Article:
ON  JULY 28, 2015, WHILE INAUGURATING THE #Meghnad Desai Academy of Economics in Mumbai, #Raghuram  Rajan, Governor of the #Reserve Bank of India (RBI), lamented that India has lost a generation of economists who found other opportunities as the economy opened up.  He was worried that a lot of policy making is done without a proper understanding of the fundamentals of economics.  Rajan’s comments are  quite apposite and timely.  Not so long ago, the Queen of England asked why there is so much economic mess in the world when we have so many economists around.  She was probably wondering if economists were  doing their job properly !!

IT IS INTERESTING TO NOTE THAT STUDENTS of economics at #Oxford University staged a campaign recently for a thorough overhaul of their economic syllabus as they thought that economic theory as articulated in the groves of the academy had a disconnect with real world.  One understands that the requests of students have been acceded to and that the economic curriculum at Oxford is now being revamped.

TO RETURN TO #RAGHURAM RAJAN’S LAMENT,  good economists are probably seeking greener pastures in the private sector where their advice is at least heeded to besides being paid handsomely for their competence in analysis and policy making.  Rajan’s comments assume significance in the context of the proposed establishment of the #Monetary Policy Committee (MFC) under the aegis of revised #Indian Financial Code where the Government nominees would outnumber those of the #RBI.  On the key issue of containing inflation and in the overall management of the economy, the  #Reserve Bank of India and the #Ministry of Finance may not necessarily be on the same page.  It is here that the independent external nominees on the MFC play a key role and they do need to have a robust understanding of both economics as well as the economy.  The idea of Government majority in the proposed MFC has not been welcomed by the RBI.  But as #Rita Khemani pointed out recently in her perceptive letter published in the #Financial Times of  July 28, 2015, “the situation can be turned to an advantage for sound monetary policy decisions” since more competence “adds to the diversity of views and adds to the richness and new considerations to the debate.”    For this to happen we need persons with impeccable credentials and standing and “not persons who cannot see above and beyond their own vested interests.”  #Raghuram Rajan, for instance, was the Chief Economist of the International Monetary Fund and was the inaugural winner of the #Fischer Black Prize given by the #American Finance Association to the best economist under forty in the year 2003.  (Rajan also holds a degree in engineering and is an MBA from the Institute of Management, Ahmedabad).  Rajan’s paper titled “Has Financial Development Made the World Riskier” that was presented on August 27, 2005 to the world’s central bankers at their annual retreat at Jackson Hole, Wyoming  foresaw the coming financial crisis before any one else could but was roundly criticised for his insight although at that point of time he was in a minority of one.  #Lawrence Summers, the then President of Harvard University and former Treasury Secretary found Rajan’s paper “Luddite” and “largely misguided”.   The world now knows who was right in the end.  [Readers are strongly recommended to read Raghuram Rajan’s lucid book Fault Lines : How Hidden Fractures Still Threaten the World Economy  (Princeton University Press)]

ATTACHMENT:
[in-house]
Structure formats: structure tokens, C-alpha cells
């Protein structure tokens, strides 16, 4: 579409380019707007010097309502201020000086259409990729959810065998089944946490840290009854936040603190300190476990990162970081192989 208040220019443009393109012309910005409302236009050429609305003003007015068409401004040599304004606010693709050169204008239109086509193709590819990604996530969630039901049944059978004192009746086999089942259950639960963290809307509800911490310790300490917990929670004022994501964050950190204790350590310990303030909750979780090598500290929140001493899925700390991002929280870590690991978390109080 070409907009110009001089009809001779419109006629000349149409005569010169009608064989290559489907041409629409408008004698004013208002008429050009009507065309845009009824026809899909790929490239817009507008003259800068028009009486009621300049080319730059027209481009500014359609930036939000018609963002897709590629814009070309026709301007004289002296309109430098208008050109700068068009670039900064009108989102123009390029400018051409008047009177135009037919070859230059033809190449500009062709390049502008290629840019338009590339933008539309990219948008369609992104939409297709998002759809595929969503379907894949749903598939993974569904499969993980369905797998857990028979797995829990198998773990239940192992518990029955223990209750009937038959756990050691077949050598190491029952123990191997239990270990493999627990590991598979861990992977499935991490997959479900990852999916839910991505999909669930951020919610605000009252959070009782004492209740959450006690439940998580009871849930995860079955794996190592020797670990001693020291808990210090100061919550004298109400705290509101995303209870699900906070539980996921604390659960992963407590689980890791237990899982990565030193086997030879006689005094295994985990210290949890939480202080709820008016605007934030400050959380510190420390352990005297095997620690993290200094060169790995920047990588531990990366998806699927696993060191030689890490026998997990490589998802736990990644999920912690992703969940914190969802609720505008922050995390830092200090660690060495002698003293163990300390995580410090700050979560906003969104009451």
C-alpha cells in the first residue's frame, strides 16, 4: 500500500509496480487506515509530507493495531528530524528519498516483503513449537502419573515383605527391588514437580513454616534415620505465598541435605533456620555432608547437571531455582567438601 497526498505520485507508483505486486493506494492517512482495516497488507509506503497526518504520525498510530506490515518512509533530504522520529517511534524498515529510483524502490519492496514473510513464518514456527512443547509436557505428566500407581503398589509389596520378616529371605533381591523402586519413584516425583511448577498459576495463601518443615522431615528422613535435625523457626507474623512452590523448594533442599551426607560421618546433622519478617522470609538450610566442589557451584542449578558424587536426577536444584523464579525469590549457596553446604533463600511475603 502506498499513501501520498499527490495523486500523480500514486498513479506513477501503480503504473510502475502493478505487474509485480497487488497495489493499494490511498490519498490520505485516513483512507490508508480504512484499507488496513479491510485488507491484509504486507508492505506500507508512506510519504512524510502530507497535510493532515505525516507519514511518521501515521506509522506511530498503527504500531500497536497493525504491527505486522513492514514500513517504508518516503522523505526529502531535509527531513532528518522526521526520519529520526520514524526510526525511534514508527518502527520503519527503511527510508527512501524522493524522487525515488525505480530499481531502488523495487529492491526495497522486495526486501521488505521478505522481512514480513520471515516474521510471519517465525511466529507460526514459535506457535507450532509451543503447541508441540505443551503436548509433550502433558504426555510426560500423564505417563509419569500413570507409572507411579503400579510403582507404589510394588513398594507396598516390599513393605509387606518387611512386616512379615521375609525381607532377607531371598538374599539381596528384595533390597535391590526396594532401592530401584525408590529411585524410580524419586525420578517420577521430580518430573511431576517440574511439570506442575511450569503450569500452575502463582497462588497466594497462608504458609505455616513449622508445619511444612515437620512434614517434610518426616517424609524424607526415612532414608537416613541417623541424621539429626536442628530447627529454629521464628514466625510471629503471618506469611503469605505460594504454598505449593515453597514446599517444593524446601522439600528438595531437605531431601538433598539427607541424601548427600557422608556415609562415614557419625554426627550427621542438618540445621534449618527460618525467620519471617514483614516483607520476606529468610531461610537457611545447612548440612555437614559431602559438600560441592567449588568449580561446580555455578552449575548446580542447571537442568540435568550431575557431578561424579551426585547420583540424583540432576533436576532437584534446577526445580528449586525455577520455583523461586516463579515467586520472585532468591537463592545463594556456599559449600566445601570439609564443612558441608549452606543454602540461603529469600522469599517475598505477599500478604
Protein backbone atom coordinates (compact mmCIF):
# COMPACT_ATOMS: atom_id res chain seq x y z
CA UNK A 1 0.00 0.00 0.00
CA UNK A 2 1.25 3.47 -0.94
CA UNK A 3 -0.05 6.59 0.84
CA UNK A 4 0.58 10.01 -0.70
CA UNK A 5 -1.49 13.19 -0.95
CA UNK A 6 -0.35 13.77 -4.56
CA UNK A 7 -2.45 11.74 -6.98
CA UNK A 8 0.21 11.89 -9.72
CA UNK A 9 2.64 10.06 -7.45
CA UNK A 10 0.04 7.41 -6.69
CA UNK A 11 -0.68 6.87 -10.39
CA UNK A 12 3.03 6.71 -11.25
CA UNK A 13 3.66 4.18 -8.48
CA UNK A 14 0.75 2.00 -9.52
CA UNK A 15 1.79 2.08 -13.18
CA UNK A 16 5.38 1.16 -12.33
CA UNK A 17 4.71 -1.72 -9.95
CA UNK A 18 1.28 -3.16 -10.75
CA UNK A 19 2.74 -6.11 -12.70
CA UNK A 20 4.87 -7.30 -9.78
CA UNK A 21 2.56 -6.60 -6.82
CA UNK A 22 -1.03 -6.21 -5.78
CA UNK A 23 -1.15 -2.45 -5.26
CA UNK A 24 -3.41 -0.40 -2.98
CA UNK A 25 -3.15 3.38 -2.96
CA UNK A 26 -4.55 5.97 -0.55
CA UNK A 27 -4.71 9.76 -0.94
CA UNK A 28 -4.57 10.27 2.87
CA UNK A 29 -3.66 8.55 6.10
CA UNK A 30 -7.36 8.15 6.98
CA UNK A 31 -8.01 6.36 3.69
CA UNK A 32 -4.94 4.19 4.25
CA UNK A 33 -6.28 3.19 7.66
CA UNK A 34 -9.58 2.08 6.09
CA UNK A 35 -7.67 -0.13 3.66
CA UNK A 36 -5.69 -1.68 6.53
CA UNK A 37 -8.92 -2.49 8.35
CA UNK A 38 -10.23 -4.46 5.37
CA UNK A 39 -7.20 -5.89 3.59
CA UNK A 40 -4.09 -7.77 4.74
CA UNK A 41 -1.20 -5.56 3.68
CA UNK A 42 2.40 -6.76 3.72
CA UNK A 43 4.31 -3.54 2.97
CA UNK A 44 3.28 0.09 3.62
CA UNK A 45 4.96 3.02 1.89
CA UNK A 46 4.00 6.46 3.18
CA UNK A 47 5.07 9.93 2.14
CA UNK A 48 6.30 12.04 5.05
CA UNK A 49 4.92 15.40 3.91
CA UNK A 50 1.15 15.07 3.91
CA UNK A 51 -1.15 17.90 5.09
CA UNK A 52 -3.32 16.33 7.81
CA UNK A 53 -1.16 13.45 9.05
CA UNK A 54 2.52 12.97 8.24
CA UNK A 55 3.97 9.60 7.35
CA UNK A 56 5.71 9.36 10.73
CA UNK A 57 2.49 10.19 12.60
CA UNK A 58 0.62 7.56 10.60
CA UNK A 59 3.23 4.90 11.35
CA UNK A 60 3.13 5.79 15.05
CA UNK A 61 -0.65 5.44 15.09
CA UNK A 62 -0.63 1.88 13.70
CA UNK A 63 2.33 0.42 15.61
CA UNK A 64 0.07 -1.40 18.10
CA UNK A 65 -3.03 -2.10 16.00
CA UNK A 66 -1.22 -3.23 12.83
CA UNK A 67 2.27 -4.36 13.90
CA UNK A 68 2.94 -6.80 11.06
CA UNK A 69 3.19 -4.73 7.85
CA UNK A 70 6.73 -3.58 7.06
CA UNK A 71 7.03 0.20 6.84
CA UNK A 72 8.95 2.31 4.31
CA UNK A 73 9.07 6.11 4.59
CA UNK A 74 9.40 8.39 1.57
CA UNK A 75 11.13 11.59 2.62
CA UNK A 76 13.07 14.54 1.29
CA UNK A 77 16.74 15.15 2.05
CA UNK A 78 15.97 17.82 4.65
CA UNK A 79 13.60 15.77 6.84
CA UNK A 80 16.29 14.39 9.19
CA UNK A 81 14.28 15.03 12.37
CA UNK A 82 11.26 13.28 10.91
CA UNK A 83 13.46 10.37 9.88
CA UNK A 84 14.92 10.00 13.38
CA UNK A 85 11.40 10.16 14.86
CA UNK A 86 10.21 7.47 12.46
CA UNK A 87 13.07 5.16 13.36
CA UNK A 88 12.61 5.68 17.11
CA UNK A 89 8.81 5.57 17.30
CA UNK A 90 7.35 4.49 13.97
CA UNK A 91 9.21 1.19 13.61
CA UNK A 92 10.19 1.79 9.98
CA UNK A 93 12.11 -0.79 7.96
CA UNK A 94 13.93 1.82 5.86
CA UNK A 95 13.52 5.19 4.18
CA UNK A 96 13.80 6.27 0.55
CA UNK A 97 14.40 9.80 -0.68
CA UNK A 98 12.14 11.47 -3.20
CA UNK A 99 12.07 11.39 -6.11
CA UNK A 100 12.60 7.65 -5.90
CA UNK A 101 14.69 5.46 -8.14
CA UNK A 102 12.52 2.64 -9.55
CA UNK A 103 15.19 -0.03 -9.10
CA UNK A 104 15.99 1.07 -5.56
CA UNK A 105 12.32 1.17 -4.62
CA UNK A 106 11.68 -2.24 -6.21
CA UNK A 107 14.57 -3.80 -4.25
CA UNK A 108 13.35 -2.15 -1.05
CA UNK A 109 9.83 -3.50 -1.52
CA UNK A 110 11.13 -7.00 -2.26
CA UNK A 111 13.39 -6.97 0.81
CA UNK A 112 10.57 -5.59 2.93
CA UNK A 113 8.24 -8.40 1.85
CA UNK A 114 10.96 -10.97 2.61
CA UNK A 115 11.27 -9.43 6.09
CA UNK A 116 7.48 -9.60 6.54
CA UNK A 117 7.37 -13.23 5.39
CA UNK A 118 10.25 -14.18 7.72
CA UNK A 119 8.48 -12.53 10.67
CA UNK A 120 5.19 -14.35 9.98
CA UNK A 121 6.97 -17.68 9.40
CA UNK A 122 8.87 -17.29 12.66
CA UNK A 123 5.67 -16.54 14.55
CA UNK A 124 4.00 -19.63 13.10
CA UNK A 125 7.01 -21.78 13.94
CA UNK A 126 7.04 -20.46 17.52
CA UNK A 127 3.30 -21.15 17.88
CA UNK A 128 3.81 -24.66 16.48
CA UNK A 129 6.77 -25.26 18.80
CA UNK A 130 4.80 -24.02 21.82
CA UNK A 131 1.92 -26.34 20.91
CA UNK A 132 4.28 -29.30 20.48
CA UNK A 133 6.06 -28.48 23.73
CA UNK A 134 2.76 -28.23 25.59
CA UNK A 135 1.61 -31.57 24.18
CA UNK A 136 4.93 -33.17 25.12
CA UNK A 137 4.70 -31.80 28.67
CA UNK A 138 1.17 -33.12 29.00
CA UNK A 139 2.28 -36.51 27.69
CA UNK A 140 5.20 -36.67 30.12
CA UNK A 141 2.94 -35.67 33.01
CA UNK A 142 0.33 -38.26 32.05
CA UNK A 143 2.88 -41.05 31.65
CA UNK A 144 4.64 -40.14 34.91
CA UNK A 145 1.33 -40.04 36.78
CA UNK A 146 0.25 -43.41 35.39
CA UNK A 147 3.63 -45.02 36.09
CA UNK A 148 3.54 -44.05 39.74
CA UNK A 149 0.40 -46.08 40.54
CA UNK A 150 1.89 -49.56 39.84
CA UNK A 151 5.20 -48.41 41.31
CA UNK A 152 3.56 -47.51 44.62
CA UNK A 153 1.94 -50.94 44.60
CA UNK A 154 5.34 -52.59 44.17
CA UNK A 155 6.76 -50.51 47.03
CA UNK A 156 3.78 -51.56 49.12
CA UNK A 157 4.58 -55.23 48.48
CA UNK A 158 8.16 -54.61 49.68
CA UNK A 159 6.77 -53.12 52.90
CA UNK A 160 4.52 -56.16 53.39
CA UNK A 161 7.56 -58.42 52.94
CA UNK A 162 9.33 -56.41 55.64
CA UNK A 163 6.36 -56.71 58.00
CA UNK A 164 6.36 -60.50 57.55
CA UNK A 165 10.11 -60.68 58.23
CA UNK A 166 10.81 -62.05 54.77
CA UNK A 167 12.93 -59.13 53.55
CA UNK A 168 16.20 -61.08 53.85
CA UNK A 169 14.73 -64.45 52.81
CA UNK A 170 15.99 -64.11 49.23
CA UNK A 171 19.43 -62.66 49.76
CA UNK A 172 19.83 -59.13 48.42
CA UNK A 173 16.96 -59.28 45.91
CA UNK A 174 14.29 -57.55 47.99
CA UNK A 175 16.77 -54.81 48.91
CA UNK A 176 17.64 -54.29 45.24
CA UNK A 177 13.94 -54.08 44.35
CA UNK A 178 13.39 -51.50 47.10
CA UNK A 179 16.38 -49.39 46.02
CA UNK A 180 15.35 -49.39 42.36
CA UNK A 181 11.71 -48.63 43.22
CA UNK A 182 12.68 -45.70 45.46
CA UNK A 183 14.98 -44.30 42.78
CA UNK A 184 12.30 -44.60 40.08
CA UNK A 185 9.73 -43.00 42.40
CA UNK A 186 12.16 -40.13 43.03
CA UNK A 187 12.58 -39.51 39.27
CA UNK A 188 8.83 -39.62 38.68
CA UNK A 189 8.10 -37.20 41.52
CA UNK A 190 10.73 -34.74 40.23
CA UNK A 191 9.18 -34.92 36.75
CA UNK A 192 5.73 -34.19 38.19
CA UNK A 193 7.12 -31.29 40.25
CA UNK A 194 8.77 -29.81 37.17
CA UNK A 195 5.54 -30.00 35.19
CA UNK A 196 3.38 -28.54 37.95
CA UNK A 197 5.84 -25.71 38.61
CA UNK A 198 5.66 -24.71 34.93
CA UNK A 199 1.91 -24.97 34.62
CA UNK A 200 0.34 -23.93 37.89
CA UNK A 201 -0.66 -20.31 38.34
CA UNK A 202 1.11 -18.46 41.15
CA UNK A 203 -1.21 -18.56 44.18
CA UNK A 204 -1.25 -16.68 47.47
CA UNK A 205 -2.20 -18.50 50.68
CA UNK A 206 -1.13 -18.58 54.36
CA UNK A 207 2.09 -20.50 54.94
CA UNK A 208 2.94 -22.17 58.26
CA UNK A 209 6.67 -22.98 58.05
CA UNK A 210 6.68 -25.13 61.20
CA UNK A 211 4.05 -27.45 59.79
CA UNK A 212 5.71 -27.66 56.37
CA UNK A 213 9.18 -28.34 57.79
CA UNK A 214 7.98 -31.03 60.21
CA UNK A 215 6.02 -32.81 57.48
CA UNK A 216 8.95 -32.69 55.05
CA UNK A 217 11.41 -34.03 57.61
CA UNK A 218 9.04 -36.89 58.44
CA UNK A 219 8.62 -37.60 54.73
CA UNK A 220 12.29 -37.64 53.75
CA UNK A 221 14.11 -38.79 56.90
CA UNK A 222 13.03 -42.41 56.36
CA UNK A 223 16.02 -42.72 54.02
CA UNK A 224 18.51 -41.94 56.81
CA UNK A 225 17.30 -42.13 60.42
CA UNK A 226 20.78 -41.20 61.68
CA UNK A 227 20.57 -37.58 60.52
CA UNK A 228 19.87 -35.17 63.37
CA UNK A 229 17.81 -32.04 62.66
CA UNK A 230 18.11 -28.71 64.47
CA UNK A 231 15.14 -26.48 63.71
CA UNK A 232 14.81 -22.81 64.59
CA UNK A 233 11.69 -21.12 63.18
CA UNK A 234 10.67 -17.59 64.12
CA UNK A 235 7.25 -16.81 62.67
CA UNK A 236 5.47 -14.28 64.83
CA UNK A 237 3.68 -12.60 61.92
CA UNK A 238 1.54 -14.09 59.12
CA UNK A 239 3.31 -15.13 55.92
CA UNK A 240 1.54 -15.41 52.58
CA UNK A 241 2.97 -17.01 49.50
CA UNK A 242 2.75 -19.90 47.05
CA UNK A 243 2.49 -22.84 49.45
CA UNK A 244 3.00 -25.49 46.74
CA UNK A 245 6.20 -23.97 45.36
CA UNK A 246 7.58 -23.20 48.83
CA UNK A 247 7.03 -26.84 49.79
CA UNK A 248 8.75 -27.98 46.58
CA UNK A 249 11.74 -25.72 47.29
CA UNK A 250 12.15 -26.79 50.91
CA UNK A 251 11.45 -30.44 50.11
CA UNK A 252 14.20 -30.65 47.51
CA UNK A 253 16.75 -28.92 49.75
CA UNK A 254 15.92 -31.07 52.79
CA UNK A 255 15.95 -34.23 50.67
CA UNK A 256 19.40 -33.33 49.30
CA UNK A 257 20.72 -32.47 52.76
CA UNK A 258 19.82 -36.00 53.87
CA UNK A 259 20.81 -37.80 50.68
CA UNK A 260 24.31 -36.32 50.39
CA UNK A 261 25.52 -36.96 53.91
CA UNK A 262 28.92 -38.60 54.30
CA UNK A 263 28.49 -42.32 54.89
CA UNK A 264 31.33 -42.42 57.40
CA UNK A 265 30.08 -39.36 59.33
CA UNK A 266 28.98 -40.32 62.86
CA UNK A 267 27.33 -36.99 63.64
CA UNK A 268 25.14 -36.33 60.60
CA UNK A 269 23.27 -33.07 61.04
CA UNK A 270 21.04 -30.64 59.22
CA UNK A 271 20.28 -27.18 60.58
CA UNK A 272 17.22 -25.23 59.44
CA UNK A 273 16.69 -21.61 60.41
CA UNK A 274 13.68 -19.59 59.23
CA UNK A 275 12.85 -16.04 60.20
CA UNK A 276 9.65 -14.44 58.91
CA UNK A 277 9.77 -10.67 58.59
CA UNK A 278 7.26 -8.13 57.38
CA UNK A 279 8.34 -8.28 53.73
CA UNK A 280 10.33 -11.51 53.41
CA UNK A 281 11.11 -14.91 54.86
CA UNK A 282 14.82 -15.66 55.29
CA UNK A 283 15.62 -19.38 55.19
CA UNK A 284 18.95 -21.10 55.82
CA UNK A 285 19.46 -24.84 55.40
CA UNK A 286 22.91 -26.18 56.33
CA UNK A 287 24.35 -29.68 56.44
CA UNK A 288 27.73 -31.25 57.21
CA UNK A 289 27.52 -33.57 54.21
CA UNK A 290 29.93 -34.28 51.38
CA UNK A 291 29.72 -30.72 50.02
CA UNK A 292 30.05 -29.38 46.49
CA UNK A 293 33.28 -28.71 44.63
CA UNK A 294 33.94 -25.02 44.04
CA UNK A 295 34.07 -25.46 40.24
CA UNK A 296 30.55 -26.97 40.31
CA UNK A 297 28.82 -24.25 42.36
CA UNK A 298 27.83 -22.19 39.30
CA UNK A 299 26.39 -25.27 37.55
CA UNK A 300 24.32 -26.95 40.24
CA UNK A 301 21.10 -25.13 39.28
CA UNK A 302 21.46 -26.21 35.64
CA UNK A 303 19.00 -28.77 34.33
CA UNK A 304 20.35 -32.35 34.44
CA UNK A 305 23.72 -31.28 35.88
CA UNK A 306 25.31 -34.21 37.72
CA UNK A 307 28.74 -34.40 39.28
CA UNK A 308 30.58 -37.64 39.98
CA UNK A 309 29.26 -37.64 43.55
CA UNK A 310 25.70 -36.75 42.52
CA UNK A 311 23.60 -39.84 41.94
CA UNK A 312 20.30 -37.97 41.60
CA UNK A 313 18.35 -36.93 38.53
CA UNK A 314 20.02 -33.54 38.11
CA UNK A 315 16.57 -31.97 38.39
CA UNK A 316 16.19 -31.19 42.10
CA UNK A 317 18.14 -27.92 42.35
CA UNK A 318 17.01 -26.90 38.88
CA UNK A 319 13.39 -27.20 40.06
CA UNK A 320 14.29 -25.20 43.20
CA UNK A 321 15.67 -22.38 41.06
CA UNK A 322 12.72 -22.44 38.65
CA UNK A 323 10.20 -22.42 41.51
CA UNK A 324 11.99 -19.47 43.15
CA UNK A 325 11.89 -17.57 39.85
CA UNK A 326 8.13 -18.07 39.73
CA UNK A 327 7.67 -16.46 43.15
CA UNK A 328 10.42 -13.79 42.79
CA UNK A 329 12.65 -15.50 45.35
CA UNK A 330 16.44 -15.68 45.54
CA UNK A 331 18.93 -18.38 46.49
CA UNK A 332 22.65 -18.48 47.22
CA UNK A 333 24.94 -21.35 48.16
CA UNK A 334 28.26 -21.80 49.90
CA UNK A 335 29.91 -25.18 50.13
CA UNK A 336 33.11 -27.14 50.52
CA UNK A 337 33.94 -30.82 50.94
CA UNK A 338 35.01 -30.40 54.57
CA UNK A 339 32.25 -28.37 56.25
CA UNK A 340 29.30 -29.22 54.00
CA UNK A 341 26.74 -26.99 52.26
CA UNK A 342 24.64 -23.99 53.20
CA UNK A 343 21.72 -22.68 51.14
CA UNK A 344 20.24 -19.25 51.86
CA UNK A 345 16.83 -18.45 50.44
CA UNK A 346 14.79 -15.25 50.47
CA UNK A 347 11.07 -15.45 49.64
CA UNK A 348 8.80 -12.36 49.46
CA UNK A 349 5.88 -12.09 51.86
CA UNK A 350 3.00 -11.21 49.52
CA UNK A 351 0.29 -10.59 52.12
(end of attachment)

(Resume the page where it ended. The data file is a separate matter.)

IF  GREENER PASTURES OF THE PRIVATE SECTOR continue to lure away competent economists from Government service or  if the challenge of being part of monetary policy making becomes unattractive to them, India’s monetary policy making would run the risk of being hijacked by short termism and political expediency that India could ill afford at present or for that matter in the future.  If the Government wishes to have a properly balanced MFC, it needs to start the search for really competent individuals right now and offer them the guarantees of  complete independence, respect, continuity of service and  remuneration that befits the challenges of the position.

AS WITH ECONOMISTS, SO WITH POETS !!  I would imagine that literature has lost poets to advertising.  Since there is virtually no money in poetry nowadays,  the energies and insights of poets and poets-in-the-making are now probably directed in writing lyrics for Bollywood or in penning the winning lines of  TV commercials and ad copy.  The metamorphosis of would be poets into copy writers is already happening !!

THE RESPECT AND THE SUPPORT PROVIDED  to thinkers (economists and poets surely belong to this category !) for rendering their service to society is a good enough indication of the direction in which it is headed towards.  Hope India does not continue to lose its stellar economists to do number crunching and policy analysis at  say, commercial banks and  consumer durables companies and  its poets-in-the-making  to ad agencies for merely producing glib copy.




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